Smooth Snake (Coronella austriaca)
The Smooth Snake is the UK’s rarest reptile and is only found on the heathlands of Dorset, Hampshire, Surrey and West Sussex. Their name comes from the fact the scales are smooth and flat, unlike the Grass Snake’s and Adder’s scales which have a ridge down the middle. They are a shy, secretive snake.
|Adults 60-70 cm in length. Females often bigger than males. Slender body. Usually grey or brown in colour with a paler belly. Usually have two rows of dark spots down the back and a heart-shaped crown on the head. Dark line runs along the side of the head, through the eye. Circular pupils.
|Native to the UK. UK’s rarest reptile: only found on heathlands of Dorset, Hampshire, Surrey and West Sussex. Found across Europe and in parts of Russia.
|Found in dense, mature heather on dry, sandy or gravely heathland sites. Often found hiding under stones, logs and other debris in sunny spots. Ground dwelling but often seen climbing in bushy vegetation. Feed on small reptiles, small mammals and birds.
|Predators and other threats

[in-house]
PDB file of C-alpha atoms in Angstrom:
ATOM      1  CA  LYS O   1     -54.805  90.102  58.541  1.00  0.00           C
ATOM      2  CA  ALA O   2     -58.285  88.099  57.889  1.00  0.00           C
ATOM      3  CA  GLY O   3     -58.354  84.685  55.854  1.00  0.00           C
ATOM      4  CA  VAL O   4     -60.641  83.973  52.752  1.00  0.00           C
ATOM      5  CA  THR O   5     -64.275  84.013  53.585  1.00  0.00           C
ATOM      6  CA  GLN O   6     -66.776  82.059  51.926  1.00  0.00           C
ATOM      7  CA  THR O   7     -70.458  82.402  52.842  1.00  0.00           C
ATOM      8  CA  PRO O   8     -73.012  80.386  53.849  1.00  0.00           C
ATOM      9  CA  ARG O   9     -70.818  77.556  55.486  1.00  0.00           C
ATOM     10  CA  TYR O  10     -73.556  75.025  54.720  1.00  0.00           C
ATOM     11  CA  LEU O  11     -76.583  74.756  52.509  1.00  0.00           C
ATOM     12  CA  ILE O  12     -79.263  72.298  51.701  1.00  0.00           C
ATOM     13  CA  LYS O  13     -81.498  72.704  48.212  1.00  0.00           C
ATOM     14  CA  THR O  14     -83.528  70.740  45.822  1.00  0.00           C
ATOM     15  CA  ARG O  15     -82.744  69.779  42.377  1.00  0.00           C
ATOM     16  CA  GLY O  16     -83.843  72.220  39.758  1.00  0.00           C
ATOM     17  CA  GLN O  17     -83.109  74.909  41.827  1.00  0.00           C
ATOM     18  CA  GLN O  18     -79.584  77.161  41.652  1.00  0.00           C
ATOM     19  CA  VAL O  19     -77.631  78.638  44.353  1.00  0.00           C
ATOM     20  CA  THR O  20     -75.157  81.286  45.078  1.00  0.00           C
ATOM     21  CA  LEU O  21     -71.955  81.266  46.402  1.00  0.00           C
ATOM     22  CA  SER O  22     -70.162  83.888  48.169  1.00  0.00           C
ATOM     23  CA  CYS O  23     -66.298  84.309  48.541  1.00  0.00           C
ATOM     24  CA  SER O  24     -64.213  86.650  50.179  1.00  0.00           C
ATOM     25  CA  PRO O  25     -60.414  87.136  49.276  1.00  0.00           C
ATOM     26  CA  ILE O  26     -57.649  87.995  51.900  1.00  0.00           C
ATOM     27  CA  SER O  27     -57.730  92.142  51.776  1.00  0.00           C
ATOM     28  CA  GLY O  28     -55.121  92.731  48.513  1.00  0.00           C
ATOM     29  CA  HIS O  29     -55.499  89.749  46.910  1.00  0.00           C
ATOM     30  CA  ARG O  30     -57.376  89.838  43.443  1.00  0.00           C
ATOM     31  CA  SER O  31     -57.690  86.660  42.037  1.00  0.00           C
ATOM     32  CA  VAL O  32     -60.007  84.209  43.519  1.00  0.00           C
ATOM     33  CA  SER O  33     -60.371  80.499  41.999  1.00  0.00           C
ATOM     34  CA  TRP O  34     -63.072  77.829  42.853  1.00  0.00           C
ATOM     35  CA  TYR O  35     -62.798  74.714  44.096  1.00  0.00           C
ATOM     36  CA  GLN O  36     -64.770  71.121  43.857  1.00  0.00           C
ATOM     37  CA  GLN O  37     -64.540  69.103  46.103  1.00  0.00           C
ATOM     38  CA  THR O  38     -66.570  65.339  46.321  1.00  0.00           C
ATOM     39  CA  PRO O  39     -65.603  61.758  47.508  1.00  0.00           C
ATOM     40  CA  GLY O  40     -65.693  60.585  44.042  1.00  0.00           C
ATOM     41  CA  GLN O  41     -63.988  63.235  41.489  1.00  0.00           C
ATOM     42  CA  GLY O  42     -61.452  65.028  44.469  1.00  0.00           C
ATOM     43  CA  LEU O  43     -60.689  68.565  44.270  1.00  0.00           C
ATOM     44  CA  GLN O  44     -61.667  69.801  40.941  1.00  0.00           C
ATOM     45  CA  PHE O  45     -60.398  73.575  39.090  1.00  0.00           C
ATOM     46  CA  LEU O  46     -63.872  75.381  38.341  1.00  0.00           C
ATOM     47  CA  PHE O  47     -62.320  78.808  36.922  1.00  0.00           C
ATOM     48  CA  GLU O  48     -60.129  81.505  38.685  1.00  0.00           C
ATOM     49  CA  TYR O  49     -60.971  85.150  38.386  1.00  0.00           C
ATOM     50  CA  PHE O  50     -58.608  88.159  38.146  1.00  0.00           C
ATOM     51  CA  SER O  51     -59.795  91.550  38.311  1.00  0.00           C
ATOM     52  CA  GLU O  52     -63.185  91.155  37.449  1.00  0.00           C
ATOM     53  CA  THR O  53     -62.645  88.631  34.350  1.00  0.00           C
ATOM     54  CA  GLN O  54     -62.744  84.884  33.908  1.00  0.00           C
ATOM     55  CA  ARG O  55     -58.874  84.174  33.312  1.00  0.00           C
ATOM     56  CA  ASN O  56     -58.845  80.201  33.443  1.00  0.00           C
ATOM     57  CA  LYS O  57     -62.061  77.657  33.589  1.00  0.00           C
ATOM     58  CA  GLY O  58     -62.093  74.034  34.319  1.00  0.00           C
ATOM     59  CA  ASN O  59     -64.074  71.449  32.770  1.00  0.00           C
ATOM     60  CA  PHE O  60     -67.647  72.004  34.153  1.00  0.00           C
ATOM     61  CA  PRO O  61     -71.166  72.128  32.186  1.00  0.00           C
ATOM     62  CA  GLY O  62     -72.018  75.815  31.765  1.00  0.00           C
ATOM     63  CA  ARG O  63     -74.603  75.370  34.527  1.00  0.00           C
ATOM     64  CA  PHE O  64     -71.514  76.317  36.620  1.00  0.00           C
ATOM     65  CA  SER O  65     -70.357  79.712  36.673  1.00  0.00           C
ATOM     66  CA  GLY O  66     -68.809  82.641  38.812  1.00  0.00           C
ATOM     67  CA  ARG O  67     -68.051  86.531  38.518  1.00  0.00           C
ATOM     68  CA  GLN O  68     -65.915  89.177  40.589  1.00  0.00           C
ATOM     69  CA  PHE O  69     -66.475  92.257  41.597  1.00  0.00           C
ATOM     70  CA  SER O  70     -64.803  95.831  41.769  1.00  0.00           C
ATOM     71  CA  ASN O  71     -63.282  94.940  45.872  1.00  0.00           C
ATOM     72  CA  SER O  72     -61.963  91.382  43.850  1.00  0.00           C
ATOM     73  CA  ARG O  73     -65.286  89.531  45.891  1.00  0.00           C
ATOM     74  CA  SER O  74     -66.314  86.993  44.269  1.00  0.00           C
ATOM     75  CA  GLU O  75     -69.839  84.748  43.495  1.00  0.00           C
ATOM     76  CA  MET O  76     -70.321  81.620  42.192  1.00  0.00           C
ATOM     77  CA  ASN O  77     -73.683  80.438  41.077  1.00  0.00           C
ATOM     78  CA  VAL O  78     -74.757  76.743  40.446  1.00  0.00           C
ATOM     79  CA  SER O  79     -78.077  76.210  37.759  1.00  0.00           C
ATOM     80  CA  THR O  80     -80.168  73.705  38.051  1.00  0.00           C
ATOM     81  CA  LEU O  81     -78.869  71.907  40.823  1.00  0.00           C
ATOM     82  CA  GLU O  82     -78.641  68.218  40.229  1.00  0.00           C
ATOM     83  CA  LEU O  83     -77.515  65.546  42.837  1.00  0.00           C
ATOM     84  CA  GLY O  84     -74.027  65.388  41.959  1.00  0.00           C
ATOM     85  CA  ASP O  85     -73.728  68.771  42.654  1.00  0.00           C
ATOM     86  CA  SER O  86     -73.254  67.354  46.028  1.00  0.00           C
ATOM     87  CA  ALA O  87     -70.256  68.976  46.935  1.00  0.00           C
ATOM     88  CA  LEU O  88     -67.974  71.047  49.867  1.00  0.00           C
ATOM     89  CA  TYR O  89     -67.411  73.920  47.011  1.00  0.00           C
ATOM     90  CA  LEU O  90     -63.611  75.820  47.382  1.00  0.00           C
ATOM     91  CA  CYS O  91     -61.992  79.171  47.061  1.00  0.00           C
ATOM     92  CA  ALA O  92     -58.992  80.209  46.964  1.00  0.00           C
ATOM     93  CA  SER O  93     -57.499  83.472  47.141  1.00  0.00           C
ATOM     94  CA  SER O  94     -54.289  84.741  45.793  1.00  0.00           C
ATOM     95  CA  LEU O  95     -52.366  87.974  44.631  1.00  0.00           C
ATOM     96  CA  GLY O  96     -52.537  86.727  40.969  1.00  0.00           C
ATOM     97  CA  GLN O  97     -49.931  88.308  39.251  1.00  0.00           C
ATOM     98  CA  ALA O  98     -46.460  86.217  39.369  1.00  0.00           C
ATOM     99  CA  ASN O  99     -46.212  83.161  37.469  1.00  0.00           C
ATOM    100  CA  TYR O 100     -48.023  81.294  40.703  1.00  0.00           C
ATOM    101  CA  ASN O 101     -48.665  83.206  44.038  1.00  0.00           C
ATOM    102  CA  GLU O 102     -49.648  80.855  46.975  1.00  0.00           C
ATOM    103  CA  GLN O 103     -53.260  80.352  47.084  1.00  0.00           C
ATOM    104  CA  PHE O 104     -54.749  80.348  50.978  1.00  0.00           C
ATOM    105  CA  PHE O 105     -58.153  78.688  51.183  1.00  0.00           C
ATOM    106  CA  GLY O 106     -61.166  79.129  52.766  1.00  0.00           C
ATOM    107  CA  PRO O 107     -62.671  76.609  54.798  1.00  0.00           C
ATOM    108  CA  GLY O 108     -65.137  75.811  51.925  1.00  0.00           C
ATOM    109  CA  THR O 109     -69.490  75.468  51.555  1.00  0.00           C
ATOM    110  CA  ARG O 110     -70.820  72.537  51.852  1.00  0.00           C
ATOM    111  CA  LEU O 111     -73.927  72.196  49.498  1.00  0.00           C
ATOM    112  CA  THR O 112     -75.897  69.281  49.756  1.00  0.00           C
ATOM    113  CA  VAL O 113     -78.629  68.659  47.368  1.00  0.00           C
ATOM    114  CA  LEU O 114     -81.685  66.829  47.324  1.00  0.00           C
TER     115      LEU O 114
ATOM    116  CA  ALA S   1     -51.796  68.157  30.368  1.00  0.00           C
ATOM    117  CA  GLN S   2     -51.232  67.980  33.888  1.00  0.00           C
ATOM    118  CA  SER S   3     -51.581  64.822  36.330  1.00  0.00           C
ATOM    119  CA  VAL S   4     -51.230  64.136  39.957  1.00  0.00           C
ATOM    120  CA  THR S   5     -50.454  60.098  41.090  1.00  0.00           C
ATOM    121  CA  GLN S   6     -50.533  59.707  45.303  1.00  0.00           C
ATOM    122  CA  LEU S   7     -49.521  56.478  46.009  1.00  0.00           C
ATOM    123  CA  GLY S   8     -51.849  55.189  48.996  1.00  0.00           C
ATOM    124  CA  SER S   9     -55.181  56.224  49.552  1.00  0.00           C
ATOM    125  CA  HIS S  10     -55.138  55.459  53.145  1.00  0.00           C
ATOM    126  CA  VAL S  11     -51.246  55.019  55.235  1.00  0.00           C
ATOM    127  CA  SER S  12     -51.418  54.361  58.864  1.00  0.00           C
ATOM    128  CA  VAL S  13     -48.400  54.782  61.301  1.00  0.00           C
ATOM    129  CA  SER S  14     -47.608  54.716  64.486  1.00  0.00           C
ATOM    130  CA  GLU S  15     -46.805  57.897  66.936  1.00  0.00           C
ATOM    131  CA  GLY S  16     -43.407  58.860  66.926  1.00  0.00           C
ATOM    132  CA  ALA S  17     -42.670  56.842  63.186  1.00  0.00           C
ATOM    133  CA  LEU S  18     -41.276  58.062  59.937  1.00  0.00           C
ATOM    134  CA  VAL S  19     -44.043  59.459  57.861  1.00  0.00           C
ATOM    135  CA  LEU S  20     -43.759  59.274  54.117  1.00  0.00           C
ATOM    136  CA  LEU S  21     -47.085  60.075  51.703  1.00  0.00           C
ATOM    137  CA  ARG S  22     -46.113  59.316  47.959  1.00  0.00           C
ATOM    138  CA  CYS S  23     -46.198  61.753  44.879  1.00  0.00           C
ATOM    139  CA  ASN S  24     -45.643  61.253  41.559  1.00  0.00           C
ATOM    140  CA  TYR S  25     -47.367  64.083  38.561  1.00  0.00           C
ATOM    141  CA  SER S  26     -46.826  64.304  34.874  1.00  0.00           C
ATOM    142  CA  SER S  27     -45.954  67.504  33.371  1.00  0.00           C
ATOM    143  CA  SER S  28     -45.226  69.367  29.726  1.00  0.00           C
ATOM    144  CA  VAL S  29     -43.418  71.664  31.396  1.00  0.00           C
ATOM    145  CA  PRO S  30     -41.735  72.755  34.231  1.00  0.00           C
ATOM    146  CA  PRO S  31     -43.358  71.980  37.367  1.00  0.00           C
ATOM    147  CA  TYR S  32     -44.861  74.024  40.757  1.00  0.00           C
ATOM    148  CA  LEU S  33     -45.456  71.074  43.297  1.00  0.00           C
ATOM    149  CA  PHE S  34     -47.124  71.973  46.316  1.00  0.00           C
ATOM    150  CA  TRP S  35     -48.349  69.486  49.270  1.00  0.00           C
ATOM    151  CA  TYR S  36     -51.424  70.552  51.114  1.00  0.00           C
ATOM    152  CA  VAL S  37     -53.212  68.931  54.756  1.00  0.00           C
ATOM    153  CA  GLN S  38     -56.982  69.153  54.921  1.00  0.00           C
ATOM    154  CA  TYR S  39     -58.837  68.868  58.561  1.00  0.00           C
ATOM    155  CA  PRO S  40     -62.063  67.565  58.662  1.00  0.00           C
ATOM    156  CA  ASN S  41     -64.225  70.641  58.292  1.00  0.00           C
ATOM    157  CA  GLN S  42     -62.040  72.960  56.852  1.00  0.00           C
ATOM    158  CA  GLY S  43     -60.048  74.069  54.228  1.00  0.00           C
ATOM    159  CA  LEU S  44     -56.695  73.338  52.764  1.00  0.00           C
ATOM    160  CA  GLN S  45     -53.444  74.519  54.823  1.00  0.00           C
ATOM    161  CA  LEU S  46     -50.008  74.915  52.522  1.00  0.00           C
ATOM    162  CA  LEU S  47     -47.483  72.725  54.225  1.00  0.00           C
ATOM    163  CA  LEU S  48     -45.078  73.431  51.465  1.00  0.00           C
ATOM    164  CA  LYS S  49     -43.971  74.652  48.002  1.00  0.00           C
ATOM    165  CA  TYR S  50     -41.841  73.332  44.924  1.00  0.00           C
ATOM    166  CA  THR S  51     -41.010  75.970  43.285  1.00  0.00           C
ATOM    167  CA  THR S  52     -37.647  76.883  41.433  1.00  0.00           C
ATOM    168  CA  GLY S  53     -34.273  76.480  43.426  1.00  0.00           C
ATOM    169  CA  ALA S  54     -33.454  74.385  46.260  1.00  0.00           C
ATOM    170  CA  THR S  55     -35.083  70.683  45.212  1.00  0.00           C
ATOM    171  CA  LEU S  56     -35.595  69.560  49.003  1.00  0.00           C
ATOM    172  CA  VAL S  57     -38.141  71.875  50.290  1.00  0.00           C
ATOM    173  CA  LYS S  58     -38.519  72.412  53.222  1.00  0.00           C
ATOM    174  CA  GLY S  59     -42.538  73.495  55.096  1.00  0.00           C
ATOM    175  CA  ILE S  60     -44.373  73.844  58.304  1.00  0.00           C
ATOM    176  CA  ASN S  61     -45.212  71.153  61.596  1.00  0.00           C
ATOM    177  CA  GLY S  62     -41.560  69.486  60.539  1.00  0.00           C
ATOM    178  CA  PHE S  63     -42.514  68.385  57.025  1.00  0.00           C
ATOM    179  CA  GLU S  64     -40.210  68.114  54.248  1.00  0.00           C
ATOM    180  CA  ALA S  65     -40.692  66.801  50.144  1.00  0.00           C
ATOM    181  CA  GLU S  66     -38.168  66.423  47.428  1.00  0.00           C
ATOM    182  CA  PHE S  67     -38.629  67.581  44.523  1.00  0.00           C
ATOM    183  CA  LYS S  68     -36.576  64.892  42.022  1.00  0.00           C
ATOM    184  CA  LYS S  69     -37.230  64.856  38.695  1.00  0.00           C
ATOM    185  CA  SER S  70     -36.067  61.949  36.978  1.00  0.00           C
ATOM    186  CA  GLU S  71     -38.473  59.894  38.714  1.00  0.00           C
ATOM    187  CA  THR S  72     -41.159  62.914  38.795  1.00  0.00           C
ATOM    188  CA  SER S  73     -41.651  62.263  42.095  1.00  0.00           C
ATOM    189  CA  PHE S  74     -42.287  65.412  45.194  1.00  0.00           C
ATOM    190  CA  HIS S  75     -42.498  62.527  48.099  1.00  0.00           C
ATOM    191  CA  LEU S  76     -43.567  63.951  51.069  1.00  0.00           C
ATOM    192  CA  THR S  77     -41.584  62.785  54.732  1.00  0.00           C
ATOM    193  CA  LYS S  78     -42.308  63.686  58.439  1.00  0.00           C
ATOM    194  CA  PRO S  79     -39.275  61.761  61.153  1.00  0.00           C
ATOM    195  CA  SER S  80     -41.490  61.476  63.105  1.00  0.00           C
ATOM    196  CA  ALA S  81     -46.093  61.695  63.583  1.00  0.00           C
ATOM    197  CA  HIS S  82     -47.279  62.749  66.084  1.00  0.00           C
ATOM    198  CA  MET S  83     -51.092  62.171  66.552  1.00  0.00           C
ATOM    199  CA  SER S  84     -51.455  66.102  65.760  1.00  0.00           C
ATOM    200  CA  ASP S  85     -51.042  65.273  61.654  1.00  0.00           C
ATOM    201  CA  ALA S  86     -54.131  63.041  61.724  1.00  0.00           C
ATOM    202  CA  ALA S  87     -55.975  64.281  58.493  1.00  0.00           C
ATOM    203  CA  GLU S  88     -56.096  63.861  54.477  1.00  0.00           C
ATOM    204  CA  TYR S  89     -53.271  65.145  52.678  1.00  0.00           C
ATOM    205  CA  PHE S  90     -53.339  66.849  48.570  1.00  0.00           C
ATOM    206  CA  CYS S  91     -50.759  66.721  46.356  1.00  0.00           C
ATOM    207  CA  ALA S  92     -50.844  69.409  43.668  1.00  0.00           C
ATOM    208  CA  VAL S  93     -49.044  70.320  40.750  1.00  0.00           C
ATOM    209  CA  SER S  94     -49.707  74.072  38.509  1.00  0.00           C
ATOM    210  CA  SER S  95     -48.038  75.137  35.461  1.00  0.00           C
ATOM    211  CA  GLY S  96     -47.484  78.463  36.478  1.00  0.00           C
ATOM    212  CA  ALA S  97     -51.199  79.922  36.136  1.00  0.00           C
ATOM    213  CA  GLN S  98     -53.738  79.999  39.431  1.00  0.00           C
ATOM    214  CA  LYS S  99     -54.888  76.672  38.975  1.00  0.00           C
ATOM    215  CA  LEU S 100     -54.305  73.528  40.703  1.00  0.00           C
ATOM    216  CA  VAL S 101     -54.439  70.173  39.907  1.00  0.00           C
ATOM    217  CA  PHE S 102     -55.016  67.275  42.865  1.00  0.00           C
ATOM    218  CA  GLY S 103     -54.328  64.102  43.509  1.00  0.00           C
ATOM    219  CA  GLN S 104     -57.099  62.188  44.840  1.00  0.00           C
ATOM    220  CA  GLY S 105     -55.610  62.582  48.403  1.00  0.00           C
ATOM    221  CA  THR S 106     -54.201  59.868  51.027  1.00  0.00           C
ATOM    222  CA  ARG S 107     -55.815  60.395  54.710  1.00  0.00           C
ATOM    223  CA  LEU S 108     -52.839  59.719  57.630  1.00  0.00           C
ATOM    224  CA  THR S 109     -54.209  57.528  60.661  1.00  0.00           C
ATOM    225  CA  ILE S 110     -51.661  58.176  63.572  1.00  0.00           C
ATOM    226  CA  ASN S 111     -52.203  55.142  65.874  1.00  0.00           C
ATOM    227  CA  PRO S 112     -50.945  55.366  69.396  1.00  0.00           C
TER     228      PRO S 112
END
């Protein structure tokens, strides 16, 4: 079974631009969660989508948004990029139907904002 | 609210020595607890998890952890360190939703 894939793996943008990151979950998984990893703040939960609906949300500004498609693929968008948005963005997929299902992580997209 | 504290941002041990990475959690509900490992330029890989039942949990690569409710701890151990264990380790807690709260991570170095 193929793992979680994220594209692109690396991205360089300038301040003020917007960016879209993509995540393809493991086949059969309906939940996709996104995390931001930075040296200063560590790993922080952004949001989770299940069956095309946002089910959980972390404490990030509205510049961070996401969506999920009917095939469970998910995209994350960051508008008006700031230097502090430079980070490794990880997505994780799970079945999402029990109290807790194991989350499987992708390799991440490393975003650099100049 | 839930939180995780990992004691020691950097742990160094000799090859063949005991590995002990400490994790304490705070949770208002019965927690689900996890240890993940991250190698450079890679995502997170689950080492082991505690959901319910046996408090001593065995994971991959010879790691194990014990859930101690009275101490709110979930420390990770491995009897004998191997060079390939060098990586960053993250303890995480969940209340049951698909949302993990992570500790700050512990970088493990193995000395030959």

|Predators include birds of prey, pheasants, crows, foxes, badgers, and weasels. May secrete foul-smelling substance from anal glands if threatened. Threatened by loss and degradation of heathland habitats.
A year in the life…Spring
Adults emerge during March/April, when males will start competing for a female. Mating takes place in April/May.
Female Smooth Snakes incubate their eggs internally and ‘give birth’ to 4-15 live young around September. Juvenile Smooth Snakes look like miniature versions of the adults.
The rest of the year is spent hunting for lizards, rodents and sometimes invertebrates; prey is subdued by constriction. Smooth Snakes tend to bask entwined in heather, where they are well camouflaged, or under other objects (as slow-worms do); they are quite slow moving and will freeze if disturbed.
Smooth Snakes hibernate communally between November and March.
N.B. Smooth snakes have full legal protection under UK law making it an offence to kill, injure, capture, disturb or sell them, or to damage or destroy their habitats. This applies to all life-stages.
Studies and Actions from Conservation Evidence
The information below is from the Conservation Evidence website.
|Cease livestock grazing: grassland and shrubland
|Breed reptiles in captivity: tortoises, terrapins, side-necked and softshell turtles
|Modify grazing regime: forest, open woodland & savanna
|Breed reptiles in captivity: snakes- elapids
|Create artificial refuges, hibernacula, and aestivation sites
|Restore former mining or energy production sites
|Clear or open patches in forests
|Use collar-mounted devices to reduce predation by domestic animals
|Thin trees within forests